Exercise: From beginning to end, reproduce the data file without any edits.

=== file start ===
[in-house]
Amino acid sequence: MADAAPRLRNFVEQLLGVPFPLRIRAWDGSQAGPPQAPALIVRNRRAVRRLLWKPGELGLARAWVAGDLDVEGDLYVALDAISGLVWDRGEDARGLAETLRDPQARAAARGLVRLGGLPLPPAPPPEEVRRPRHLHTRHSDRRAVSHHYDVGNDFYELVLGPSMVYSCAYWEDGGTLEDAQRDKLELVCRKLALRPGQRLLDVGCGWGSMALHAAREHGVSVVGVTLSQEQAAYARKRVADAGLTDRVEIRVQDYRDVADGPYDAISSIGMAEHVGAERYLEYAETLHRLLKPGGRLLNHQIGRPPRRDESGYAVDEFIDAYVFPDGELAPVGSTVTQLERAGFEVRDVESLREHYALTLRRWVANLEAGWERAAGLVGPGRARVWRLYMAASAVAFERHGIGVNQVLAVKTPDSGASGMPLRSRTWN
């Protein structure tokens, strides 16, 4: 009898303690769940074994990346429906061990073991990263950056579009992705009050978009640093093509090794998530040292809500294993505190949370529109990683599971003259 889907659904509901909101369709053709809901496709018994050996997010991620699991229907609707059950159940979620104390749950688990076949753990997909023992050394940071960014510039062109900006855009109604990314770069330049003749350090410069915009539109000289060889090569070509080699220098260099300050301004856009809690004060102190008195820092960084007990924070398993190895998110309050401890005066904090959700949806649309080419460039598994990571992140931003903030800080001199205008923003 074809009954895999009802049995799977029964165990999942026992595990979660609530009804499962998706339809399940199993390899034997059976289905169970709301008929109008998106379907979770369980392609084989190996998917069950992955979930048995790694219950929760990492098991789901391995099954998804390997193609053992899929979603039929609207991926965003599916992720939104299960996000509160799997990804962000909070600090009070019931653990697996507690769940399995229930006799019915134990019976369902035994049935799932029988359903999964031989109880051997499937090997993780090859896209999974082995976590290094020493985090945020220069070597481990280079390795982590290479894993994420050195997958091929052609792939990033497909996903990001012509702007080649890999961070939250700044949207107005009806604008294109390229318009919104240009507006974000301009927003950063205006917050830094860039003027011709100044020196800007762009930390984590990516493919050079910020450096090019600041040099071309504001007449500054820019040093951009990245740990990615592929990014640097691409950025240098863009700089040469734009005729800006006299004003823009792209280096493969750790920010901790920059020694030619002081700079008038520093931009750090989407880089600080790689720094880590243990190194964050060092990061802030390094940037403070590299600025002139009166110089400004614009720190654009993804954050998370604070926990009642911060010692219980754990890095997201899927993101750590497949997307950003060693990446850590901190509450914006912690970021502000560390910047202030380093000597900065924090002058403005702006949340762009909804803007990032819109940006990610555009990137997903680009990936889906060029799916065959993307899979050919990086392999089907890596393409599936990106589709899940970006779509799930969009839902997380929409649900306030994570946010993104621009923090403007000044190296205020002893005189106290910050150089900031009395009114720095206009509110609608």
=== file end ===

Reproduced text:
[in-house]
Amino acid sequence: MADAAPRLRNFVEQLLGVPFPLRIRAWDGSQAGPPQAPALIVRNRRAVRRLLWKPGELGLARAWVAGDLDVEGDLYVALDAISGLVWDRGEDARGLAETLRDPQARAAARGLVRLGGLPLPPAPPPEEVRRPRHLHTRHSDRRAVSHHYDVGNDFYELVLGPSMVYSCAYWEDGGTLEDAQRDKLELVCRKLALRPGQRLLDVGCGWGSMALHAAREHGVSVVGVTLSQEQAAYARKRVADAGLTDRVEIRVQDYRDVADGPYDAISSIGMAEHVGAERYLEYAETLHRLLKPGGRLLNHQIGRPPRRDESGYAVDEFIDAYVFPDGELAPVGSTVTQLERAGFEVRDVESLREHYALTLRRWVANLEAGWERAAGLVGPGRARVWRLYMAASAVAFERHGIGVNQVLAVKTPDSGASGMPLRSRTWN
């Protein structure tokens, strides 16, 4: 009898303690769940074994990346429906061990073991990263950056579009992705009050978009640093093509090794998530040292809500294993505190949370529109990683599971003259 889907659904509901909101369709053709809901496709018994050996997010991620699991229907609707059950159940979620104390749950688990076949753990997909023992050394940071960014510039062109900006855009109604990314770069330049003749350090410069915009539109000289060889090569070509080699220098260099300050301004856009809690004060102190008195820092960084007990924070398993190895998110309050401890005066904090959700949806649309080419460039598994990571992140931003903030800080001199205008923003 074809009954895999009802049995799977029964165990999942026992595990979660609530009804499962998706339809399940199993390899034997059976289905169970709301008929109008998106379907979770369980392609084989190996998917069950992955979930048995790694219950929760990492098991789901391995099954998804390997193609053992899929979603039929609207991926965003599916992720939104299960996000509160799997990804962000909070600090009070019931653990697996507690769940399995229930006799019915134990019976369902035994049935799932029988359903999964031989109880051997499937090997993780090859896209999974082995976590290094020493985090945020220069070597481990280079390795982590290479894993994420050195997958091929052609792939990033497909996903990001012509702007080649890999961070939250700044949207107005009806604008294109390229318009919104240009507006974000301009927003950063205006917050830094860039003027011709100044020196800007762009930390984590990516493919050079910020450096090019600041040099071309504001007449500054820019040093951009990245740990990615592929990014640097691409950025240098863009700089040469734009005729800006006299004003823009792209280096493969750790920010901790920059020694030619002081700079008038520093931009750090989407880089600080790689720094880590243990190194964050060092990061802030390094940037403070590299600025002139009166110089400004614009720190654009993804954050998370604070926990009642911060010692219980754990890095997201899927993101750590497949997307950003060693990446850590901190509450914006912690970021502000560390910047202030380093000597900065924090002058403005702006949340762009909804803007990032819109940006990610555009990137997903680009990936889906060029799916065959993307899979050919990086392999089907890596393409599936990106589709899940970006779509799930969009839902997380929409649900306030994570946010993104621009923090403007000044190296205020002893005189106290910050150089900031009395009114720095206009509110609608």